for a variety of reasons i am a big fan of sweaters knit in pieces, with seams to give them structure and durability. among their many attractions, the individual pieces make it easy to put a fine finish on the garment details by pinning and steaming, as a precursor to seaming and a final wet blocking. i demonstrate these techniques whenever i teach a blocking class, because many knitters have never seen them applied. sometimes students ask me, “but then, how would you block a sweater knit in the round?”

and most times, i will recommend to then go straight to wet blocking because it can be awkward or even impossible to steam block the details on garments knit in one piece. often you can get nearly the same results with frequent reshaping and fussing over details as the piece dries.

but once in awhile, there comes along a garment that defies the simple path of soaking and laying flat to dry. it might include some quirky shape or feature that requires extra special attention for that important first blocking. or large, relaxed cables that don’t hold their shape without rigorous “encouragement”.

i recently completed a design that fell squarely into this category. the body is knit in the round from the hem up  with oversized cables along the side seam area. at the underarms, it is divided to knit separately through the front and back yokes. in addition, it has a deeply textured cabled inset all around the neck which extends to form a curved back yoke. and when knit in our deepest charcoal gray shade—better breakfast fingering yarn in poppy seed—well, this is a sweater i will wear ALL the time.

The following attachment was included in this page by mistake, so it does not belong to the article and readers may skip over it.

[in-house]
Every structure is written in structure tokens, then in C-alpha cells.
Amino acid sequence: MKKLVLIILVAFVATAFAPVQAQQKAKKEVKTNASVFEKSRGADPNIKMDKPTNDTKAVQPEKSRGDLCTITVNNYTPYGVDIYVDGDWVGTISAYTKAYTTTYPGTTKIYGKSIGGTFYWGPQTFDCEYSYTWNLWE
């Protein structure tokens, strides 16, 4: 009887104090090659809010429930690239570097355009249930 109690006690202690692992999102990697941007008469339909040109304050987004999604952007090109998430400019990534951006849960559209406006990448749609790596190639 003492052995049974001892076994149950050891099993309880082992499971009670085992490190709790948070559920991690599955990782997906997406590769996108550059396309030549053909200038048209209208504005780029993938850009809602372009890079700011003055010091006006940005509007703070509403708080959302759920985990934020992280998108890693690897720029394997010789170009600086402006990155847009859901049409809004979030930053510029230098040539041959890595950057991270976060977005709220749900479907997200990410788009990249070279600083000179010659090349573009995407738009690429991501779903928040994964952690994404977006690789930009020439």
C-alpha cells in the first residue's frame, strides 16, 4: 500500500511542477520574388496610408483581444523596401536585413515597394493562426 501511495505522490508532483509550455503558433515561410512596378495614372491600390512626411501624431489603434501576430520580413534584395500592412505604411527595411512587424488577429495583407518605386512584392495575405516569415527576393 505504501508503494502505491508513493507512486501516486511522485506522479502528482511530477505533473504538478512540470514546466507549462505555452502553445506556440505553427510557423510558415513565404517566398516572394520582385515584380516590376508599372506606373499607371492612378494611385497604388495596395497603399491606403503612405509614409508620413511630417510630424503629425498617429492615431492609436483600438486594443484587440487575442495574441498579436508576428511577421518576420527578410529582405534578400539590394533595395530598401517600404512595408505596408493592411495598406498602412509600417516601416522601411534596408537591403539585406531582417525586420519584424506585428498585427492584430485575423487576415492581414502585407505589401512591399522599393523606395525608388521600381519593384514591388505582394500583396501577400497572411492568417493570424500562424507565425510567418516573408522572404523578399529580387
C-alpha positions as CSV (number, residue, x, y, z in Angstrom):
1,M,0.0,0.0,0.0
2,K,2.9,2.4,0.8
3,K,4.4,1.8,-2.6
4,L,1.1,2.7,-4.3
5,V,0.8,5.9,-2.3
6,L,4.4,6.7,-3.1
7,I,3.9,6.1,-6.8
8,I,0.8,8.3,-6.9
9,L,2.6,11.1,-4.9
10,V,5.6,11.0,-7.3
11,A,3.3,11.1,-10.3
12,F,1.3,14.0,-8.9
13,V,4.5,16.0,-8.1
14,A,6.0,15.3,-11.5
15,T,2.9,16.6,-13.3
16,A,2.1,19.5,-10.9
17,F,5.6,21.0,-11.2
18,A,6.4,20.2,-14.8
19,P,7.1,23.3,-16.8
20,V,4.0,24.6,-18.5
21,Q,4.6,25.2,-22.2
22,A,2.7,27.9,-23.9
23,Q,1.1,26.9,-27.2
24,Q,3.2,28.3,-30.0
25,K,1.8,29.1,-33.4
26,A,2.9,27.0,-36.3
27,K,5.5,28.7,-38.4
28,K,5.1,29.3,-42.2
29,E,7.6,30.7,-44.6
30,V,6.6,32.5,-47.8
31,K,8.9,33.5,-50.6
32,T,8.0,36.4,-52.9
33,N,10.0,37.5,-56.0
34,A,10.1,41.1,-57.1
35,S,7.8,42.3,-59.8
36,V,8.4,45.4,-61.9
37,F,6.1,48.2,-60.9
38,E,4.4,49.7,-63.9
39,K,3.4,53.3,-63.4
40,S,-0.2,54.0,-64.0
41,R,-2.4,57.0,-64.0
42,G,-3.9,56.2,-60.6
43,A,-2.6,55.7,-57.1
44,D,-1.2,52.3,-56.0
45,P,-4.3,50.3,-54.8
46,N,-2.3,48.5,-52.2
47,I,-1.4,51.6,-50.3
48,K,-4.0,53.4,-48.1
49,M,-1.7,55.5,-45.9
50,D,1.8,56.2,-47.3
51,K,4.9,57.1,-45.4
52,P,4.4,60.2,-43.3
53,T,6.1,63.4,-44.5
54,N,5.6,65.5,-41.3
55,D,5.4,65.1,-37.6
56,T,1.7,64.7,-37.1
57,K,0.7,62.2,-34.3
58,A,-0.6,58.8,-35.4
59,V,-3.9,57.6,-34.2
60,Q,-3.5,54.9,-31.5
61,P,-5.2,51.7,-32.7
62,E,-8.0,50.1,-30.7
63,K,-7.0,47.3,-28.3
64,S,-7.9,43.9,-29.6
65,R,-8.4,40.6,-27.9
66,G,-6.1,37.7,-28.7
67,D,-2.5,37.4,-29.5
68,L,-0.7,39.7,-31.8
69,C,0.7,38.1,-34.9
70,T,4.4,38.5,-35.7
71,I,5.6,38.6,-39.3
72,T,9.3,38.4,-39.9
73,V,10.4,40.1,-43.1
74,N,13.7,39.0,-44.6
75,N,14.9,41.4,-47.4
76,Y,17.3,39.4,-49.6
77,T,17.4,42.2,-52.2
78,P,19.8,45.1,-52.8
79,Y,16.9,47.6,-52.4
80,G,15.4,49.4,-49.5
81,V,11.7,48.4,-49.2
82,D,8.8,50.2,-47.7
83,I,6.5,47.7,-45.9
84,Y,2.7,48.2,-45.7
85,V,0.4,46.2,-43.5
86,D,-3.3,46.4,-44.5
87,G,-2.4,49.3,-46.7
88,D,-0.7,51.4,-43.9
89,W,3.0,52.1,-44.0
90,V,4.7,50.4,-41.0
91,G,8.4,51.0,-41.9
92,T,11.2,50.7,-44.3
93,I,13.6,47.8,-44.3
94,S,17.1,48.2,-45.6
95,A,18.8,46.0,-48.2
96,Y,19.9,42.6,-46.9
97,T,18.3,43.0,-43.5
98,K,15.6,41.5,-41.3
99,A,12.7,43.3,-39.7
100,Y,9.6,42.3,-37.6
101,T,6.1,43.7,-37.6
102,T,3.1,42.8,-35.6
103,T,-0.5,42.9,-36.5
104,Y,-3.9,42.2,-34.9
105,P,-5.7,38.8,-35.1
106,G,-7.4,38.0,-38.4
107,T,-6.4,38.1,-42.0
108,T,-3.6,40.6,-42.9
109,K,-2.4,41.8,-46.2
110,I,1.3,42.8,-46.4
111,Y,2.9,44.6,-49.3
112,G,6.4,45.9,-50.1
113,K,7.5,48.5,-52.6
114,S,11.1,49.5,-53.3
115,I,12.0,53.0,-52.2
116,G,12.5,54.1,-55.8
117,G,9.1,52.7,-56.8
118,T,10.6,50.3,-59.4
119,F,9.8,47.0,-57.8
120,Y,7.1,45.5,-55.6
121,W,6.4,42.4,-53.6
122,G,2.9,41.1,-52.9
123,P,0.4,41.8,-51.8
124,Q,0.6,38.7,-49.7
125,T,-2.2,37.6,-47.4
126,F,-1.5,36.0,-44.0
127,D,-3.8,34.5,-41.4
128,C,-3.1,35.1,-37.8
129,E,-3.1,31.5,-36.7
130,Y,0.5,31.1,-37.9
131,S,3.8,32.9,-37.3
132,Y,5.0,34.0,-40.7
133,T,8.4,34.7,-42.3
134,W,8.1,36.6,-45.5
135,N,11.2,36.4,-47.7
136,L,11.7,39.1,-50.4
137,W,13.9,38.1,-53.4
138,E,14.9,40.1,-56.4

preparation for this design required many large swatches to get that neck shaping just right. the change in gauge from the stockinette fabric to the cabled fabric is drastic; coupled with simultaneous neck shaping, it becomes one big geometric nightmare puzzle.

the first swatch did not increase fast enough and offered a less-than-compelling center front feature. not to mention that pleat forming long the center front line—guaranteed to grow in size and ruin everything.